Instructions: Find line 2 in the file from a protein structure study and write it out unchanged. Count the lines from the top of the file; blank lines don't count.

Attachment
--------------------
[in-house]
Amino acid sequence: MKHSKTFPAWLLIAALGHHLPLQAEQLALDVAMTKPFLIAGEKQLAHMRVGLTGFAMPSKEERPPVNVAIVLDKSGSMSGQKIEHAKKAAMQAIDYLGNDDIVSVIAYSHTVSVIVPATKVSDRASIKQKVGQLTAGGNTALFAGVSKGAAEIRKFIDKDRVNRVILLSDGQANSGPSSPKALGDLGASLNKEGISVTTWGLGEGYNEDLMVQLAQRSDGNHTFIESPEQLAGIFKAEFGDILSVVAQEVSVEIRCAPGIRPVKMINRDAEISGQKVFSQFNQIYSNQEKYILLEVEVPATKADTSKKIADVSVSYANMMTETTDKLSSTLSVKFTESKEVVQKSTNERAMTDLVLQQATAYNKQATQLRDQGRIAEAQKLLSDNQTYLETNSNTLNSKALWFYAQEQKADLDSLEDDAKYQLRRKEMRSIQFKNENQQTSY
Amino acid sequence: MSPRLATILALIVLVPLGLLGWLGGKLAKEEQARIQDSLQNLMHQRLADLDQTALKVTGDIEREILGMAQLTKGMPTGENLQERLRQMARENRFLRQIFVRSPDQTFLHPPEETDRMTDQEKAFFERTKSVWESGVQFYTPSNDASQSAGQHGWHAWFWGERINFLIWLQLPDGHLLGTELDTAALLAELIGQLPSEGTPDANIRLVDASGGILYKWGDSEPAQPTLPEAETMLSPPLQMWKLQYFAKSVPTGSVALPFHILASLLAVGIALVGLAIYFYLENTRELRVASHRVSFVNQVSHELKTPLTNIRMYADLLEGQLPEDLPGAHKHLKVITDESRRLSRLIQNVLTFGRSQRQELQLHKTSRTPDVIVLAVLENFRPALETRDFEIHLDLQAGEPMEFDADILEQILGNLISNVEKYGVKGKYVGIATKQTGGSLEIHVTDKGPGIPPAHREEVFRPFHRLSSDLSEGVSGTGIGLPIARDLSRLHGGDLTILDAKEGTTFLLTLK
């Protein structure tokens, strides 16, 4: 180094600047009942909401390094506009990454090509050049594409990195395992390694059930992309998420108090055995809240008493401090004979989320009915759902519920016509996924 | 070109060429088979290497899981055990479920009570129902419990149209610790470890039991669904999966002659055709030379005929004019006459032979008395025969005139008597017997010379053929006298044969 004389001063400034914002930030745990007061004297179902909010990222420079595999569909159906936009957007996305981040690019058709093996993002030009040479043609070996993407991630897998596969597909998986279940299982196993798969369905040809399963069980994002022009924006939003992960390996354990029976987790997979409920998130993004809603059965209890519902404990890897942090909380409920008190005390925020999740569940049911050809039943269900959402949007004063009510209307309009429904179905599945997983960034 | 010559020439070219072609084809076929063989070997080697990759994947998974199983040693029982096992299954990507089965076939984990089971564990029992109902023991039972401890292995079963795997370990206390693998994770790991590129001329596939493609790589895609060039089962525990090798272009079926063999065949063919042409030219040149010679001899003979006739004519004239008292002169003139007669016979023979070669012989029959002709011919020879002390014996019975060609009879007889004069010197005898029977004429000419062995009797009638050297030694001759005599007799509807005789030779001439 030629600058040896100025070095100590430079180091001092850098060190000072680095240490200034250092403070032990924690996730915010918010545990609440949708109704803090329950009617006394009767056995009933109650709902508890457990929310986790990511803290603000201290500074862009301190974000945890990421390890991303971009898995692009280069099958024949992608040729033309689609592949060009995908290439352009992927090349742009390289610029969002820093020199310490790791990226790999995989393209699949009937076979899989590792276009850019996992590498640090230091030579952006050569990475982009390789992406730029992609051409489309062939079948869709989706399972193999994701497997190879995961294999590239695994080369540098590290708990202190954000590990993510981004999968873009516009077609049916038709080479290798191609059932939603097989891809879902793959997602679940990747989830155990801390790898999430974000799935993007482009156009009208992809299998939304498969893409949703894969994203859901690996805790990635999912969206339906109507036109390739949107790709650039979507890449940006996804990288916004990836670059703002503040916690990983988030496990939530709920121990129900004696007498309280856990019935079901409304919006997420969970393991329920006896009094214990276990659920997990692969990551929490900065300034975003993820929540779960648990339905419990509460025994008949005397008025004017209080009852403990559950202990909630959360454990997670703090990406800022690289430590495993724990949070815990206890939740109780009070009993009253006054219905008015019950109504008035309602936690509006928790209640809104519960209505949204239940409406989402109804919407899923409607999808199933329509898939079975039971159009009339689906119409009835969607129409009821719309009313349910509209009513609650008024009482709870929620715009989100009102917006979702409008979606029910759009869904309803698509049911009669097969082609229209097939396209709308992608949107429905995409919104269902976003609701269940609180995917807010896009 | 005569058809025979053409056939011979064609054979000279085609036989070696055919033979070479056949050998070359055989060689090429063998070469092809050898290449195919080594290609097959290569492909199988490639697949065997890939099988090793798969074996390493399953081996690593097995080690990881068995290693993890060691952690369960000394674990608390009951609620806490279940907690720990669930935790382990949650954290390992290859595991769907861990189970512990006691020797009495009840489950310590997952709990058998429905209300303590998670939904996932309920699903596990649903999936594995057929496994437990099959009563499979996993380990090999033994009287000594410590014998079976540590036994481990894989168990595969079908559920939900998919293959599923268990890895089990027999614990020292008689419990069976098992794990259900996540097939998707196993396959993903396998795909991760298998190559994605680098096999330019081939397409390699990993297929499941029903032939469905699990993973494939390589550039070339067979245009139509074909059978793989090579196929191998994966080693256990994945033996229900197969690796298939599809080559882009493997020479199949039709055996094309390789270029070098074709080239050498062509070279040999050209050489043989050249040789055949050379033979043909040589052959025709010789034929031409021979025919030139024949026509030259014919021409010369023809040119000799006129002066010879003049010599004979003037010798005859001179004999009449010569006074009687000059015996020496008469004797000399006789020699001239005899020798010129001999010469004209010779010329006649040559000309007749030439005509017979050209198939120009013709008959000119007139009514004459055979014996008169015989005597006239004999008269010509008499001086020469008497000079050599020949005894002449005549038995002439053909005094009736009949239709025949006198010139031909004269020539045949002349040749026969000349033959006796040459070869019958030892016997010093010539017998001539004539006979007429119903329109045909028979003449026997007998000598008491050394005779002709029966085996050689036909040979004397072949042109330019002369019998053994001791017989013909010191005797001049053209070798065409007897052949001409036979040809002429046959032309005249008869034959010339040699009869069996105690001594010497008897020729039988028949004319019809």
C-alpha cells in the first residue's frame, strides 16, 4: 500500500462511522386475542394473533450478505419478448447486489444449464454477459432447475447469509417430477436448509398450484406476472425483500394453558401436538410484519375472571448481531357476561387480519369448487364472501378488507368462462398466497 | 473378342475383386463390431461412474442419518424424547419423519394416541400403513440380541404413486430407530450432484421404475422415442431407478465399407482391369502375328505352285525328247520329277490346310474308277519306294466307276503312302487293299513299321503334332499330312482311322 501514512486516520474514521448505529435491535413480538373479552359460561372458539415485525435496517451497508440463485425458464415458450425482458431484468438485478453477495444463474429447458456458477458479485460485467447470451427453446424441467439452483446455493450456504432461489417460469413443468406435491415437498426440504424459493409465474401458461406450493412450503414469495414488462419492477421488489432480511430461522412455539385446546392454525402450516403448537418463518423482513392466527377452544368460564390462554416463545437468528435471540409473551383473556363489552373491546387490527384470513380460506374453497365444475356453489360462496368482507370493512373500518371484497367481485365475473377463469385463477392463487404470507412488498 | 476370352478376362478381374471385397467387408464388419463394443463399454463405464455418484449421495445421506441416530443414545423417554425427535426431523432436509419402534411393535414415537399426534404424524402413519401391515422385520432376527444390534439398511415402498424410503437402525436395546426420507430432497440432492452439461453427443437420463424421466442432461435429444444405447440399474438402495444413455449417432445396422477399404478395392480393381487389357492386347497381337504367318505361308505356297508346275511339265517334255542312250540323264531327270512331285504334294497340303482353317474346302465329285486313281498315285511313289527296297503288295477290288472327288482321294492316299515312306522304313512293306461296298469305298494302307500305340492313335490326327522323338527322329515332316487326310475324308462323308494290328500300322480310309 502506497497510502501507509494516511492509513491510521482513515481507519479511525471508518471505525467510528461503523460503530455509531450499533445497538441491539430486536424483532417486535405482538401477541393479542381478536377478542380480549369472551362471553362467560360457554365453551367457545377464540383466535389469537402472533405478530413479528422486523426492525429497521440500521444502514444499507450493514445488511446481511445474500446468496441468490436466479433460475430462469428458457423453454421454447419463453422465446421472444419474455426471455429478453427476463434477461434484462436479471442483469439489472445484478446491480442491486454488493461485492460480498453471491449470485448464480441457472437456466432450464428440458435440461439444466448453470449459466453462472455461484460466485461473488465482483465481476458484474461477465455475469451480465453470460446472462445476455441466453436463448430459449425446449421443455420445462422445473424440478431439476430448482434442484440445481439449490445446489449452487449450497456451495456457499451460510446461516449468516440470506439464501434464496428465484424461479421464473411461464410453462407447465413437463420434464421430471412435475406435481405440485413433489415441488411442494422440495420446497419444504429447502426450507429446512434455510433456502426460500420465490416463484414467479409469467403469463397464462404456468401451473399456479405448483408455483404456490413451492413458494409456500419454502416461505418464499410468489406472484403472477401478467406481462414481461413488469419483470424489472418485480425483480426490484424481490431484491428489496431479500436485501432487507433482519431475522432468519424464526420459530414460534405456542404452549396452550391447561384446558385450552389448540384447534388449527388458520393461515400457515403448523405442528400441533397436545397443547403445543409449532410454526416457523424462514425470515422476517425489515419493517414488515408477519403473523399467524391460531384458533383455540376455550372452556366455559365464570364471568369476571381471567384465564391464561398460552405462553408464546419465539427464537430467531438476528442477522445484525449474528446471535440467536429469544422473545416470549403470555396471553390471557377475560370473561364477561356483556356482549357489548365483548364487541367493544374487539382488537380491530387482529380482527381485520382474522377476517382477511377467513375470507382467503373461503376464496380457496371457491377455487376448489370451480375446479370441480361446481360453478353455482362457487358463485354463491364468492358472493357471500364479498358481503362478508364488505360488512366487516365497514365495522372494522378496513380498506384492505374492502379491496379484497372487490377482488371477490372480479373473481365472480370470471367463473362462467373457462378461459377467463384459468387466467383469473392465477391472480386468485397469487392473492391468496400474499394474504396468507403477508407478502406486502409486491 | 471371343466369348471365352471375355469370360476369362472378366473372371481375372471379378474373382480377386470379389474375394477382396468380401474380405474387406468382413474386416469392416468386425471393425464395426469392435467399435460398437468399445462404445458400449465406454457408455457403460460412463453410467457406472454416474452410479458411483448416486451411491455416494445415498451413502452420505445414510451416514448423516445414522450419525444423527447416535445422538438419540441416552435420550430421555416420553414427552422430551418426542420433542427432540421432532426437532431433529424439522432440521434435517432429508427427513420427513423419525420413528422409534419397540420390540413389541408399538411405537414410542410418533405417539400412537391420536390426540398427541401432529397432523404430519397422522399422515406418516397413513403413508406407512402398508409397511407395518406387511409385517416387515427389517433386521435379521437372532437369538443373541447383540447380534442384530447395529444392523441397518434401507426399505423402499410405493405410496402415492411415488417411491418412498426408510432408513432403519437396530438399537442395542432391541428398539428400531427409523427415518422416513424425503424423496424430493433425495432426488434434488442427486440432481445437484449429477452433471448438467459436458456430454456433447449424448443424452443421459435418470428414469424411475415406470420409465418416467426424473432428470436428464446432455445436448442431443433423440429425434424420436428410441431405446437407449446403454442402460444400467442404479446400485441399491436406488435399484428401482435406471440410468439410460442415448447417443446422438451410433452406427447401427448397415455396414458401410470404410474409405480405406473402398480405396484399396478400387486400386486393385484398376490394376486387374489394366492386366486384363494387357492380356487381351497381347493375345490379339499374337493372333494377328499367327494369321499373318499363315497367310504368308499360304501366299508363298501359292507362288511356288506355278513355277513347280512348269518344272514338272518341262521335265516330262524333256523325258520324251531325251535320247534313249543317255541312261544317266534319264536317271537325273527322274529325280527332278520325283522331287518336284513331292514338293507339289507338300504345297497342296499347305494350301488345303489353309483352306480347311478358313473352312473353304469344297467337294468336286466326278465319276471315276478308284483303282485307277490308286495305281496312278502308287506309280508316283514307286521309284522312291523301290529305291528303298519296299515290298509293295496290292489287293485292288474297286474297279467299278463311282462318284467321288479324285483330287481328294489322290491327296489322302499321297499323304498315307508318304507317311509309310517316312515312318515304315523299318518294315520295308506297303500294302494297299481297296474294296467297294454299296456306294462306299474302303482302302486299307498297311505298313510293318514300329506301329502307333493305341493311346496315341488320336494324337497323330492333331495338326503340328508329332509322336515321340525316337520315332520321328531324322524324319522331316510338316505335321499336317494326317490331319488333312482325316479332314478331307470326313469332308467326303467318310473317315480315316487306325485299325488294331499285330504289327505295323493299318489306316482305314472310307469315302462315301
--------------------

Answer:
Amino acid sequence: MKHSKTFPAWLLIAALGHHLPLQAEQLALDVAMTKPFLIAGEKQLAHMRVGLTGFAMPSKEERPPVNVAIVLDKSGSMSGQKIEHAKKAAMQAIDYLGNDDIVSVIAYSHTVSVIVPATKVSDRASIKQKVGQLTAGGNTALFAGVSKGAAEIRKFIDKDRVNRVILLSDGQANSGPSSPKALGDLGASLNKEGISVTTWGLGEGYNEDLMVQLAQRSDGNHTFIESPEQLAGIFKAEFGDILSVVAQEVSVEIRCAPGIRPVKMINRDAEISGQKVFSQFNQIYSNQEKYILLEVEVPATKADTSKKIADVSVSYANMMTETTDKLSSTLSVKFTESKEVVQKSTNERAMTDLVLQQATAYNKQATQLRDQGRIAEAQKLLSDNQTYLETNSNTLNSKALWFYAQEQKADLDSLEDDAKYQLRRKEMRSIQFKNENQQTSY